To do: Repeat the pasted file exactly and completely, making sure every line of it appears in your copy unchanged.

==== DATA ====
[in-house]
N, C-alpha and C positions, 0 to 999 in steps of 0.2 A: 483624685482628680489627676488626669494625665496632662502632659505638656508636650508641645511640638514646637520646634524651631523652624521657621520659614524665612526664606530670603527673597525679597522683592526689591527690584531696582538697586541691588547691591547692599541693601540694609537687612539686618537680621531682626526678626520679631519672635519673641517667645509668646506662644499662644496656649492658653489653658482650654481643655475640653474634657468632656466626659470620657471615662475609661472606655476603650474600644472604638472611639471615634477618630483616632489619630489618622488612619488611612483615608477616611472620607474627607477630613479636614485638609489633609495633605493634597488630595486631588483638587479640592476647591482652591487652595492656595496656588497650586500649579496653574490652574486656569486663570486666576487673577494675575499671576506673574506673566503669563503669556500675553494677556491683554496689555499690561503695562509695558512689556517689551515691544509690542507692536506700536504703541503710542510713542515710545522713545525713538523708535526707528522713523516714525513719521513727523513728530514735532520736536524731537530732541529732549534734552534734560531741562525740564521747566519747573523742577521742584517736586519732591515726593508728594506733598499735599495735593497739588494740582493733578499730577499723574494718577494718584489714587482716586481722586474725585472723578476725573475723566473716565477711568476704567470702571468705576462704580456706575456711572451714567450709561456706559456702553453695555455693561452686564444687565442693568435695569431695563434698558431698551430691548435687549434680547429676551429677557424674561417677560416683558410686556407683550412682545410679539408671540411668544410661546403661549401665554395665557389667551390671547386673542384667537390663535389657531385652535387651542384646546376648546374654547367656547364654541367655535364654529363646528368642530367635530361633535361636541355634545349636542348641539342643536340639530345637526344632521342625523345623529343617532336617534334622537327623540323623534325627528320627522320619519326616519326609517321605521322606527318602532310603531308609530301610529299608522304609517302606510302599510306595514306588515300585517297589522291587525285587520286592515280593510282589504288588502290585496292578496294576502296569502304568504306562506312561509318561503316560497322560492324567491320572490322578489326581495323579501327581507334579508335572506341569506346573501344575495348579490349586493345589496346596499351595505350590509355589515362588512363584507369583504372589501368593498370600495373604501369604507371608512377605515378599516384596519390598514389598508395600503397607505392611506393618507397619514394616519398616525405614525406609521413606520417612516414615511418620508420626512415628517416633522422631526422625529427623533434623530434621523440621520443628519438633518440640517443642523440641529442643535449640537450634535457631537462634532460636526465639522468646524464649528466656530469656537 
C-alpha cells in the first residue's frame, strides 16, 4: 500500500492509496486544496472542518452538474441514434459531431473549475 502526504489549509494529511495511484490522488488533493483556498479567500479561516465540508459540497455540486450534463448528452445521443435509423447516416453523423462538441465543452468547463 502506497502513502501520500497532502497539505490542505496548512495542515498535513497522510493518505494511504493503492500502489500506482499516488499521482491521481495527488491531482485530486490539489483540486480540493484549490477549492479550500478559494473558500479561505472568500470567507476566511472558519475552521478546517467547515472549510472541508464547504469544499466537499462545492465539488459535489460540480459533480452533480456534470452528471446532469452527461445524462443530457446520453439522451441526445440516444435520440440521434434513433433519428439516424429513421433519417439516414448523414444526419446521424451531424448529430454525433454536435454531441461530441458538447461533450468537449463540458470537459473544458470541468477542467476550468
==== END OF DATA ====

[in-house]
N, C-alpha and C positions, 0 to 999 in steps of 0.2 A: 483624685482628680489627676488626669494625665496632662502632659505638656508636650508641645511640638514646637520646634524651631523652624521657621520659614524665612526664606530670603527673597525679597522683592526689591527690584531696582538697586541691588547691591547692599541693601540694609537687612539686618537680621531682626526678626520679631519672635519673641517667645509668646506662644499662644496656649492658653489653658482650654481643655475640653474634657468632656466626659470620657471615662475609661472606655476603650474600644472604638472611639471615634477618630483616632489619630489618622488612619488611612483615608477616611472620607474627607477630613479636614485638609489633609495633605493634597488630595486631588483638587479640592476647591482652591487652595492656595496656588497650586500649579496653574490652574486656569486663570486666576487673577494675575499671576506673574506673566503669563503669556500675553494677556491683554496689555499690561503695562509695558512689556517689551515691544509690542507692536506700536504703541503710542510713542515710545522713545525713538523708535526707528522713523516714525513719521513727523513728530514735532520736536524731537530732541529732549534734552534734560531741562525740564521747566519747573523742577521742584517736586519732591515726593508728594506733598499735599495735593497739588494740582493733578499730577499723574494718577494718584489714587482716586481722586474725585472723578476725573475723566473716565477711568476704567470702571468705576462704580456706575456711572451714567450709561456706559456702553453695555455693561452686564444687565442693568435695569431695563434698558431698551430691548435687549434680547429676551429677557424674561417677560416683558410686556407683550412682545410679539408671540411668544410661546403661549401665554395665557389667551390671547386673542384667537390663535389657531385652535387651542384646546376648546374654547367656547364654541367655535364654529363646528368642530367635530361633535361636541355634545349636542348641539342643536340639530345637526344632521342625523345623529343617532336617534334622537327623540323623534325627528320627522320619519326616519326609517321605521322606527318602532310603531308609530301610529299608522304609517302606510302599510306595514306588515300585517297589522291587525285587520286592515280593510282589504288588502290585496292578496294576502296569502304568504306562506312561509318561503316560497322560492324567491320572490322578489326581495323579501327581507334579508335572506341569506346573501344575495348579490349586493345589496346596499351595505350590509355589515362588512363584507369583504372589501368593498370600495373604501369604507371608512377605515378599516384596519390598514389598508395600503397607505392611506393618507397619514394616519398616525405614525406609521413606520417612516414615511418620508420626512415628517416633522422631526422625529427623533434623530434621523440621520443628519438633518440640517443642523440641529442643535449640537450634535457631537462634532460636526465639522468646524464649528466656530469656537 
C-alpha cells in the first residue's frame, strides 16, 4: 500500500492509496486544496472542518452538474441514434459531431473549475 502526504489549509494529511495511484490522488488533493483556498479567500479561516465540508459540497455540486450534463448528452445521443435509423447516416453523423462538441465543452468547463 502506497502513502501520500497532502497539505490542505496548512495542515498535513497522510493518505494511504493503492500502489500506482499516488499521482491521481495527488491531482485530486490539489483540486480540493484549490477549492479550500478559494473558500479561505472568500470567507476566511472558519475552521478546517467547515472549510472541508464547504469544499466537499462545492465539488459535489460540480459533480452533480456534470452528471446532469452527461445524462443530457446520453439522451441526445440516444435520440440521434434513433433519428439516424429513421433519417439516414448523414444526419446521424451531424448529430454525433454536435454531441461530441458538447461533450468537449463540458470537459473544458470541468477542467476550468